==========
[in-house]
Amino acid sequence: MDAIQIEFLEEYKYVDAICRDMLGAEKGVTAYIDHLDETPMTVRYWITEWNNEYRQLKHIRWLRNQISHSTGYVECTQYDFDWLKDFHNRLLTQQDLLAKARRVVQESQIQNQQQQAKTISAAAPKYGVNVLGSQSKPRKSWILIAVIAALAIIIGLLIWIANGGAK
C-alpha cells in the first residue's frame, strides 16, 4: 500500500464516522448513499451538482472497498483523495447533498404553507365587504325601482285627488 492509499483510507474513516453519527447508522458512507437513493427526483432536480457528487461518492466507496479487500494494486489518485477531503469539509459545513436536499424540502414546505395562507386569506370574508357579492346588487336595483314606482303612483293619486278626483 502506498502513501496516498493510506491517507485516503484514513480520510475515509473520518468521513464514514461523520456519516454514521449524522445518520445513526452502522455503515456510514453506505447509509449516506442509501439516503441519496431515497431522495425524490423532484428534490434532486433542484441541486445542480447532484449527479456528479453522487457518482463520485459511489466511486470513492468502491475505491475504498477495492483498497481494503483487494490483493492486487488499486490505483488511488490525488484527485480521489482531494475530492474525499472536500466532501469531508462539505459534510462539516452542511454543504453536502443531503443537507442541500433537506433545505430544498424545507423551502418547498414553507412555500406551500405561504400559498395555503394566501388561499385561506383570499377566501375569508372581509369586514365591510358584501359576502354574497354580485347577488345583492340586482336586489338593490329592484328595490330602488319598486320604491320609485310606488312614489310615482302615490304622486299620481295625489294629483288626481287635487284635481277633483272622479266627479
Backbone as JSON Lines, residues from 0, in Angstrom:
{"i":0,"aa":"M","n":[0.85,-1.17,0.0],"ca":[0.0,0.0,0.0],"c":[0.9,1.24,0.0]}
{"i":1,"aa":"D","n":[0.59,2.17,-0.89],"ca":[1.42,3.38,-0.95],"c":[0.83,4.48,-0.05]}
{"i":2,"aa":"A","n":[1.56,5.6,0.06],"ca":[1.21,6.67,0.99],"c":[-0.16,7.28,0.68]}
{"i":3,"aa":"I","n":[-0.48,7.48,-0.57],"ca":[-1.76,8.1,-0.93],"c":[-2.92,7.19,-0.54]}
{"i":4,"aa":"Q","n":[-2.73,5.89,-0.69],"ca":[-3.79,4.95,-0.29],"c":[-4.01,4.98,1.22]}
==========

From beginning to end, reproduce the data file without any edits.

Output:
[in-house]
Amino acid sequence: MDAIQIEFLEEYKYVDAICRDMLGAEKGVTAYIDHLDETPMTVRYWITEWNNEYRQLKHIRWLRNQISHSTGYVECTQYDFDWLKDFHNRLLTQQDLLAKARRVVQESQIQNQQQQAKTISAAAPKYGVNVLGSQSKPRKSWILIAVIAALAIIIGLLIWIANGGAK
C-alpha cells in the first residue's frame, strides 16, 4: 500500500464516522448513499451538482472497498483523495447533498404553507365587504325601482285627488 492509499483510507474513516453519527447508522458512507437513493427526483432536480457528487461518492466507496479487500494494486489518485477531503469539509459545513436536499424540502414546505395562507386569506370574508357579492346588487336595483314606482303612483293619486278626483 502506498502513501496516498493510506491517507485516503484514513480520510475515509473520518468521513464514514461523520456519516454514521449524522445518520445513526452502522455503515456510514453506505447509509449516506442509501439516503441519496431515497431522495425524490423532484428534490434532486433542484441541486445542480447532484449527479456528479453522487457518482463520485459511489466511486470513492468502491475505491475504498477495492483498497481494503483487494490483493492486487488499486490505483488511488490525488484527485480521489482531494475530492474525499472536500466532501469531508462539505459534510462539516452542511454543504453536502443531503443537507442541500433537506433545505430544498424545507423551502418547498414553507412555500406551500405561504400559498395555503394566501388561499385561506383570499377566501375569508372581509369586514365591510358584501359576502354574497354580485347577488345583492340586482336586489338593490329592484328595490330602488319598486320604491320609485310606488312614489310615482302615490304622486299620481295625489294629483288626481287635487284635481277633483272622479266627479
Backbone as JSON Lines, residues from 0, in Angstrom:
{"i":0,"aa":"M","n":[0.85,-1.17,0.0],"ca":[0.0,0.0,0.0],"c":[0.9,1.24,0.0]}
{"i":1,"aa":"D","n":[0.59,2.17,-0.89],"ca":[1.42,3.38,-0.95],"c":[0.83,4.48,-0.05]}
{"i":2,"aa":"A","n":[1.56,5.6,0.06],"ca":[1.21,6.67,0.99],"c":[-0.16,7.28,0.68]}
{"i":3,"aa":"I","n":[-0.48,7.48,-0.57],"ca":[-1.76,8.1,-0.93],"c":[-2.92,7.19,-0.54]}
{"i":4,"aa":"Q","n":[-2.73,5.89,-0.69],"ca":[-3.79,4.95,-0.29],"c":[-4.01,4.98,1.22]}